I’m a huge fan of the work Brad Stulberg and Steve Magness are doing over at The Growth Equation. They promote a nuanced approach to performance grounded on first principles and backed by research. It’s a breath of fresh air in a space saturated with people promoting shallow “frameworks” and hacks.
The duo’s trademark approach is applying lessons from exercise science to how to perform in knowledge work. That resonates: Knowledge workers are athletes of the mind. Productivity is a mind game.
Performance in knowledge work might not raise your heartbeat or make you sweaty, but it still requires intense focus, deliberate practice, and alternating periods of intense work with periods of rest. Brad and Steve’s recent podcast episode Consistency Over Intensity does a great job at illustrating that last principle.
As a running coach, Steve noticed the strongest predictor of performance was how consistently people showed up to practice. But notice that consistently showing up doesn’t working as hard as you can every time.
If you have ever trained for something in a structured way, which usually involves working with a coach, you’ll know that not every workout requires 10/10 intensity. Very few sessions require you to go 10/10 because that’s how hard you should push at a race. Besides, maximum effort results in high muscle stress, and you need time to recover from it. Most workouts will be in the 6/10 to 8/10 range. You’ll also have days where you train at a leisurely 4/10 level of intensity, active recovery days.
When performing a physical activity, your body gives you plenty of signals to understand how hard you’re pushing and whether you can keep it up or not. In knowledge work, the feedback mechanism to know when you’re pushing too hard is not as evident as with physical activity, but that doesn’t mean the effects of overdoing yourself are less dangerous.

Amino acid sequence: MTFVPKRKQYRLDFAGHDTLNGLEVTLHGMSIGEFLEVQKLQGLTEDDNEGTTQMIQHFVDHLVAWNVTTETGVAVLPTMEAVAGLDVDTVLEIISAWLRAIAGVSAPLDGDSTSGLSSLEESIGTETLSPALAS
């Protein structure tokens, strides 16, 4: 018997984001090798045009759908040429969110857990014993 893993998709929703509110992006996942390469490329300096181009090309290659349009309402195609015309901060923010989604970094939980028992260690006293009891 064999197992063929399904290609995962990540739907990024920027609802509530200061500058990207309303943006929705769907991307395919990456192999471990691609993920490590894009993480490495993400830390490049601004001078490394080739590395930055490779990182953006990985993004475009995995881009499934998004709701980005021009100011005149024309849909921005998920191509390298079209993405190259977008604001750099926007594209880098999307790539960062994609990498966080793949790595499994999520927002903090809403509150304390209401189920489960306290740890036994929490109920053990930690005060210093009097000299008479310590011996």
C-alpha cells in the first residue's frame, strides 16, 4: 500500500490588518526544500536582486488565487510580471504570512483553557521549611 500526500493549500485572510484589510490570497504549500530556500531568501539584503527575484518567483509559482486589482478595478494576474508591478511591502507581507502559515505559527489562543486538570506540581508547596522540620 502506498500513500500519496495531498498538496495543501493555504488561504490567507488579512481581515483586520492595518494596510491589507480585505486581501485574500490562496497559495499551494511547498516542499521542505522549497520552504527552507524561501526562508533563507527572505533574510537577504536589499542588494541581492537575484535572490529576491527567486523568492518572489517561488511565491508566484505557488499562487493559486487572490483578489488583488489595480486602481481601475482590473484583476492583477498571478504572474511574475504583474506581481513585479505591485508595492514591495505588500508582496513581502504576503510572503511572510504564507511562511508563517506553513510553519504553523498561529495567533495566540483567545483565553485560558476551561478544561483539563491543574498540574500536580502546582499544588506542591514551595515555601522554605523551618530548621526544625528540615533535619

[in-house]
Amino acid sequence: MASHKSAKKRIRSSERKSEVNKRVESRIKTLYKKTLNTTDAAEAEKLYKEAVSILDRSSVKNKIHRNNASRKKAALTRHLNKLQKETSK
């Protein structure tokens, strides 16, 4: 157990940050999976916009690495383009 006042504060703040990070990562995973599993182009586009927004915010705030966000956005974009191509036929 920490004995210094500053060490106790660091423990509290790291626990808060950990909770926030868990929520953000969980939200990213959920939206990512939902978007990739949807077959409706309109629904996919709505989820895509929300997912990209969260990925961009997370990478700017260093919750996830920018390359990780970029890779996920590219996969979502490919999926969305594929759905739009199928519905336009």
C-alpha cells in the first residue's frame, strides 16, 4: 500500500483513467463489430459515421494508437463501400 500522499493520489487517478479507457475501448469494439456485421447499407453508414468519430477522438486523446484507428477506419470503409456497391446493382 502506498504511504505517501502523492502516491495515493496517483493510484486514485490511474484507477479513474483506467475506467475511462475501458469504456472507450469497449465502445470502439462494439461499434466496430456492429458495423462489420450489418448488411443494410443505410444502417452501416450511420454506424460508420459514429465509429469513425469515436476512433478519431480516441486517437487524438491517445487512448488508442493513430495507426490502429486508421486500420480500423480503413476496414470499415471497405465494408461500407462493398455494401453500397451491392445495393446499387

Pushing too hard for too long can lead to burnout and irreparable damage to your relationships. Imagine being a parent and working hard because you think this will help your family, only to learn from your grownup kids that they saw you as a distant figure, too busy with your work to play with them.
Pushing too hard is dangerous, but we don’t have an efficient physical feedback loop to protect against it before it’s too late. We need other tactics to pace ourselves, such as defining a schedule for the part of our day dedicated to working—and stopping when done. Work will swallow to occupy as much time as you give it. Without a hard stop in your day, you risk consistently overworking, degrading your long-term performance.
Productivity is not a measure of how many items you checked out in your todo list today but of the impact your work has over a long time horizon. Prioritizing consistency is crucial to staying productive.
I only scratched the surface of what Brad and Steve discussed in the podcast. Other areas they touched upon include how to decide when it makes sense to prioritize intensity and how to monitor how hard you are pushing in intellectual pursuits. I recommend listening to the podcast episode for more details.
Cover image by Mael BALLAND on Unsplash.
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